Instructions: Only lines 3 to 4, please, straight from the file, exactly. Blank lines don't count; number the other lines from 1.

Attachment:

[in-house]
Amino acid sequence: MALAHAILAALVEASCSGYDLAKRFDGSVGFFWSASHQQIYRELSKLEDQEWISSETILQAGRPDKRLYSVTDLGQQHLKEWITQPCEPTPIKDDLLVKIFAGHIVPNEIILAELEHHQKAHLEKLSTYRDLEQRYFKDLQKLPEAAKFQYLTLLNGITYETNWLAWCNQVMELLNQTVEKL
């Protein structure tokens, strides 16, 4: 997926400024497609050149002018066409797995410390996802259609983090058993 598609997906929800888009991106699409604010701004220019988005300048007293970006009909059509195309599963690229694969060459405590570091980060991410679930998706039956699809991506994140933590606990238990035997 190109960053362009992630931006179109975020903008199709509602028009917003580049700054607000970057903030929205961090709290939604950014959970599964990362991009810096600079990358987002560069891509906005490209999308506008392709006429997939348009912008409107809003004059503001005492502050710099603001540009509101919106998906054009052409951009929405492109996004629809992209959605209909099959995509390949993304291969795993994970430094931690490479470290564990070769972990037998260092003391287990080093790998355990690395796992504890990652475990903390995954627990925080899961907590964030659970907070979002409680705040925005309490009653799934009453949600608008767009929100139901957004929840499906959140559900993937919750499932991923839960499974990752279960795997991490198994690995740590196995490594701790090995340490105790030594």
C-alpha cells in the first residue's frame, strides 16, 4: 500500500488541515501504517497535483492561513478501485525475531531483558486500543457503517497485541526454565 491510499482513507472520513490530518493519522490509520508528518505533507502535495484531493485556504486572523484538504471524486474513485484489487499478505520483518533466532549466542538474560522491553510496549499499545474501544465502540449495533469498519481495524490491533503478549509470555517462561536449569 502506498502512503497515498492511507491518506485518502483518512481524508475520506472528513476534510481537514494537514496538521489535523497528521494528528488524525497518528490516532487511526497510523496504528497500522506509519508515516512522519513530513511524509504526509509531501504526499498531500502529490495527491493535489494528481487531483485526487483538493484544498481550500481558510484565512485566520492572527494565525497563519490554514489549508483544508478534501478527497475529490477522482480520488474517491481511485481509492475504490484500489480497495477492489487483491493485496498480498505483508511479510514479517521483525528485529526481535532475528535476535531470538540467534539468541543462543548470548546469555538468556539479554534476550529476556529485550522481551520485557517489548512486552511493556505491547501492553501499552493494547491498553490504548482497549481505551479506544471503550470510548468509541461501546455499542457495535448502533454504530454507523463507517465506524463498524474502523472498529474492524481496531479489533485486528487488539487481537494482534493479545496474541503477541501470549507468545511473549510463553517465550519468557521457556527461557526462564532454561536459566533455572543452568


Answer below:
């Protein structure tokens, strides 16, 4: 997926400024497609050149002018066409797995410390996802259609983090058993 598609997906929800888009991106699409604010701004220019988005300048007293970006009909059509195309599963690229694969060459405590570091980060991410679930998706039956699809991506994140933590606990238990035997 190109960053362009992630931006179109975020903008199709509602028009917003580049700054607000970057903030929205961090709290939604950014959970599964990362991009810096600079990358987002560069891509906005490209999308506008392709006429997939348009912008409107809003004059503001005492502050710099603001540009509101919106998906054009052409951009929405492109996004629809992209959605209909099959995509390949993304291969795993994970430094931690490479470290564990070769972990037998260092003391287990080093790998355990690395796992504890990652475990903390995954627990925080899961907590964030659970907070979002409680705040925005309490009653799934009453949600608008767009929100139901957004929840499906959140559900993937919750499932991923839960499974990752279960795997991490198994690995740590196995490594701790090995340490105790030594």
C-alpha cells in the first residue's frame, strides 16, 4: 500500500488541515501504517497535483492561513478501485525475531531483558486500543457503517497485541526454565 491510499482513507472520513490530518493519522490509520508528518505533507502535495484531493485556504486572523484538504471524486474513485484489487499478505520483518533466532549466542538474560522491553510496549499499545474501544465502540449495533469498519481495524490491533503478549509470555517462561536449569 502506498502512503497515498492511507491518506485518502483518512481524508475520506472528513476534510481537514494537514496538521489535523497528521494528528488524525497518528490516532487511526497510523496504528497500522506509519508515516512522519513530513511524509504526509509531501504526499498531500502529490495527491493535489494528481487531483485526487483538493484544498481550500481558510484565512485566520492572527494565525497563519490554514489549508483544508478534501478527497475529490477522482480520488474517491481511485481509492475504490484500489480497495477492489487483491493485496498480498505483508511479510514479517521483525528485529526481535532475528535476535531470538540467534539468541543462543548470548546469555538468556539479554534476550529476556529485550522481551520485557517489548512486552511493556505491547501492553501499552493494547491498553490504548482497549481505551479506544471503550470510548468509541461501546455499542457495535448502533454504530454507523463507517465506524463498524474502523472498529474492524481496531479489533485486528487488539487481537494482534493479545496474541503477541501470549507468545511473549510463553517465550519468557521457556527461557526462564532454561536459566533455572543452568